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Explore Colorado's Natural Beauty with this 12-Day Road Trip Itinerary


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Colorado has it all- national and state parks, ski resorts, hot springs, historic and cultural cities... you name it. Perfect for adventure seekers and nature lovers, the state offers a ton of opportunities to enjoy the great outdoors. While you can never go wrong with a short trip to the Centennial State, you might feel like you're still missing out on all there is to see. To help alleviate that fear, we created a 12-day itinerary for the ultimate Colorado road trip, great for first-time travelers and seasoned vets alike.

We recommend you contemplate a couple of things before embarking on this fun journey. If you're traveling any time other than summer, consider renting a four-wheel-drive vehicle to safely drive through potentially tough weather conditions. Our Colorado road trip itinerary also includes camping in some places, so make sure to reserve those sites ahead of time as if you were booking hotel stays.

Day 1-2: Denver to Estes Park

Lake Estes in Estes Park, Colorado. Rocky Mountains landscape.

tupungato via Getty Images

Start your road trip in the Mile High City. Spend the day exploring all that Denver has to offer including its historic monuments, flourishing art districts, beautiful parks, and an excellent food and drink scene. We have a few recommendations if you don't know where to start. After spending the night in Denver, head 30 minutes north to the mountain town Boulder. Here is where you'll start to see more of the natural beauty that Colorado is known for such as the Flatirons and Boulder Creek. You can go hiking, biking, or rock climbing in Boulder, but after, you should make your way to Estes Park just an hour away. See the famous Continental Divide while driving on Trail Ridge Road, and take the Estes Park Aerial Tramway up to Prospect Mountain's summit. End your night by staying at the famous Stanley Hotel, where the Shining was filmed.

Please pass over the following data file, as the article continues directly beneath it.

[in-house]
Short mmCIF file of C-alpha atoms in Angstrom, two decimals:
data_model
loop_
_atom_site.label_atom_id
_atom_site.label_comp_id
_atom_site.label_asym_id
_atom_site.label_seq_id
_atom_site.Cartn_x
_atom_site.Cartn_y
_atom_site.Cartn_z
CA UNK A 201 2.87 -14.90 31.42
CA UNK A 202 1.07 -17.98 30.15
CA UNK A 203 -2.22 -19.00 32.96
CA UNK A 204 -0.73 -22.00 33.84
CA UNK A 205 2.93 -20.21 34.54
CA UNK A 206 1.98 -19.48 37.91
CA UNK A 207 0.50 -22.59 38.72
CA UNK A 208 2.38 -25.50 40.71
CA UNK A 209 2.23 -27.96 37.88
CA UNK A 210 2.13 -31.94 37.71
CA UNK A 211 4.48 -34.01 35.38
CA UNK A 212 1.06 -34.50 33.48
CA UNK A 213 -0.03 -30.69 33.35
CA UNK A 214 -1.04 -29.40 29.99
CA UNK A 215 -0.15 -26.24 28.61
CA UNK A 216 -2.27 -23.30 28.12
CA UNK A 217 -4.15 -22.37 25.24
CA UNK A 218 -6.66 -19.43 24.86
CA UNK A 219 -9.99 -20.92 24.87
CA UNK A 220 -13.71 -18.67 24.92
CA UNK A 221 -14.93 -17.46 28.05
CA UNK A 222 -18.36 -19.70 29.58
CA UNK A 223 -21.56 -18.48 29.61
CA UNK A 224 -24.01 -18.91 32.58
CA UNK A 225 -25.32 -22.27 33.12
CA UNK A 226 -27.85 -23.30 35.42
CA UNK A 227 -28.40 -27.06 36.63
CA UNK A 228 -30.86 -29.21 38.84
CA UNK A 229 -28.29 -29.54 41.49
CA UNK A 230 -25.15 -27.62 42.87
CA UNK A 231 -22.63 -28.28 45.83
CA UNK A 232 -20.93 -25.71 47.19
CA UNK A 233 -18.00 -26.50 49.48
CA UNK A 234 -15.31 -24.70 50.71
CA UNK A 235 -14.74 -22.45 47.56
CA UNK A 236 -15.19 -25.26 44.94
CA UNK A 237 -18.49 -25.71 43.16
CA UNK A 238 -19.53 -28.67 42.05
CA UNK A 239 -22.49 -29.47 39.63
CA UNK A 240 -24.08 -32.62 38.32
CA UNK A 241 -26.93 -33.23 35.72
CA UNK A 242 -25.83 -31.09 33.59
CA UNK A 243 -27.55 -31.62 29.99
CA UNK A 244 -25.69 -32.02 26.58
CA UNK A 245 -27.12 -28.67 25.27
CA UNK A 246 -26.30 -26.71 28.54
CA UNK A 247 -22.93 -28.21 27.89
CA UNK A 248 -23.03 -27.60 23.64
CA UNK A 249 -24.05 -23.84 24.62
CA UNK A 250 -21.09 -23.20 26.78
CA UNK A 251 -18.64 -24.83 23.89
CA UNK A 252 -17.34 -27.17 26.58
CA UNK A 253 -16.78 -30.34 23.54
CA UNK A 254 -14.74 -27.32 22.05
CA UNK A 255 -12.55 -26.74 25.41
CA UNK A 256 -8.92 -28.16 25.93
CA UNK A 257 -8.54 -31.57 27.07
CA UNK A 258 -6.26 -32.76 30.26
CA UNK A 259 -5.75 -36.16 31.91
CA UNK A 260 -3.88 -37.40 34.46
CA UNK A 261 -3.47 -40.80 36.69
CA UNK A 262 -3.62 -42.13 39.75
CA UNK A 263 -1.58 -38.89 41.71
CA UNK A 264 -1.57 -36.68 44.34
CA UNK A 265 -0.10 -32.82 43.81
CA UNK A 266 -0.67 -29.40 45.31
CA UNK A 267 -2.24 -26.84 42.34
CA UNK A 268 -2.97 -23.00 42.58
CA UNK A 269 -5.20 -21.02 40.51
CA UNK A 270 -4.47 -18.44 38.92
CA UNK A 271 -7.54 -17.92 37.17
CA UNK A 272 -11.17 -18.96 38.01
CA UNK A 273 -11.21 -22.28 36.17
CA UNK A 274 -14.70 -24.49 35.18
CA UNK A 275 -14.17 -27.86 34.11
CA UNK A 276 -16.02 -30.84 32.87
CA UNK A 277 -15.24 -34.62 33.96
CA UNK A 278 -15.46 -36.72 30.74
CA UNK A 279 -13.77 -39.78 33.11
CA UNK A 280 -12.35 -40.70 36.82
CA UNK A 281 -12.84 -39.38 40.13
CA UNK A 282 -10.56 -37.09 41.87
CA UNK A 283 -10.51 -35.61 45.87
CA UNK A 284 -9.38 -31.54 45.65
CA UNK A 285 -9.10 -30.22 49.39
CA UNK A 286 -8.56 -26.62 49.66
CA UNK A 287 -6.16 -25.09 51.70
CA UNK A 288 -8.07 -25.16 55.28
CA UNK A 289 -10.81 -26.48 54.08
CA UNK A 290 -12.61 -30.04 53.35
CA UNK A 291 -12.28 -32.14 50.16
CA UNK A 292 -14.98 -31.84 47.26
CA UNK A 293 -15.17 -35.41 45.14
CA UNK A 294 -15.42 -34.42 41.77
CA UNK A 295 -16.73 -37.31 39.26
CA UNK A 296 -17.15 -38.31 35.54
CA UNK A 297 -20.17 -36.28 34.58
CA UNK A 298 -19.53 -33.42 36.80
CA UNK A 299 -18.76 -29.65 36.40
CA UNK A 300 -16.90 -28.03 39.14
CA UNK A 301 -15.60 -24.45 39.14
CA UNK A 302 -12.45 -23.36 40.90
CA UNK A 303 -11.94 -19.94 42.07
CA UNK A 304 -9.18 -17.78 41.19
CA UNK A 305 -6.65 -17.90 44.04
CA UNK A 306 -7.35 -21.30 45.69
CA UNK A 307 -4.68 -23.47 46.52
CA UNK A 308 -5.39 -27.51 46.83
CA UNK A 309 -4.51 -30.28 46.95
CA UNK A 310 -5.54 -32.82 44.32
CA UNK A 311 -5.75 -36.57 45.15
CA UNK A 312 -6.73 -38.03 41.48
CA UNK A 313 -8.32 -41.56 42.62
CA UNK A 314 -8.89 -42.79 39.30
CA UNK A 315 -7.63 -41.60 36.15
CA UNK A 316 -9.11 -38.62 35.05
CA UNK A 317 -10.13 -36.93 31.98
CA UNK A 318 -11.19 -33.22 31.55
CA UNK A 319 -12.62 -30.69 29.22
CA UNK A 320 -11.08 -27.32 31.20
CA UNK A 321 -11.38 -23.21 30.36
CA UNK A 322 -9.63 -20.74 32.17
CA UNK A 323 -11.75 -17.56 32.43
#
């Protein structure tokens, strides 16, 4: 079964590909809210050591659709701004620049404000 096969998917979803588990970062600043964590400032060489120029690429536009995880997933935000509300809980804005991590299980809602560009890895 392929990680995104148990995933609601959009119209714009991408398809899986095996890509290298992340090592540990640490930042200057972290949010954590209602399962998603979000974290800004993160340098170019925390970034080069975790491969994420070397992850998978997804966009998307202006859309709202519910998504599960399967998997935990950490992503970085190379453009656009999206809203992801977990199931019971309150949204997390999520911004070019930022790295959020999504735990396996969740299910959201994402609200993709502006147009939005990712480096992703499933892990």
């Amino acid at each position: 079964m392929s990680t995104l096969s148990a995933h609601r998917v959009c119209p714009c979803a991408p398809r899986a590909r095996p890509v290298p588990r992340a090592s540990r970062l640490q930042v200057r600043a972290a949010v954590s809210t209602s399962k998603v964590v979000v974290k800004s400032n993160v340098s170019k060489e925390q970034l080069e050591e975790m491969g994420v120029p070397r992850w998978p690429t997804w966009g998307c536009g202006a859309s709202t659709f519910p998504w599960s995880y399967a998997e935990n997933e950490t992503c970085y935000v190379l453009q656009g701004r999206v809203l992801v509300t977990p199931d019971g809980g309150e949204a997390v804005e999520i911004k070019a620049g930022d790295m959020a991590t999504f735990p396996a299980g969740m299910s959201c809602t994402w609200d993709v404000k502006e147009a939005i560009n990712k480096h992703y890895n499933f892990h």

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Day 3-5: Rocky Mountain National Park to Grand Junction

Dream Lake at sunset, Rocky Mountain National Park, showing sunlit mountain peaks and lake with reflections

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Just 10 minutes from Estes Park is Rocky Mountain National Park. Spend your day on the park's beautiful hiking trails to check out some of its favorited features such as Bear Lake, Longs Peak, Grand Lake, and Alberta Falls. And if you're up for it, spend the night by camping underneath the stars. In the morning, you'll drive just over two and a half hours to Glenwood Springs for more outdoor activities. Hike Hanging Lake Trail in Glenwood Canyon, a heavily trafficked trail that features a breathtaking waterfall-fed lake worth navigating the crowds. Then relax from all the exploring you've been doing by dipping into one of the famous hot springs including Glenwood Hot Springs, Iron Mountain Hot Springs, and South Canyon Hot Springs. Start the fifth day of your Colorado road trip by driving an hour and 15 minutes to Grand Junction on the state's Western Slope. Go hiking or biking to see all the red rock formations and the Colorado National Monument, and if you're a thrill-seeker, book a whitewater rafting tour.

Day 6-8: Ouray to Silverton

View of a paved cure in the Million Dollar Highway in Colorado with trees and layers of mountains in the background.

Tracy Keeney via Getty Images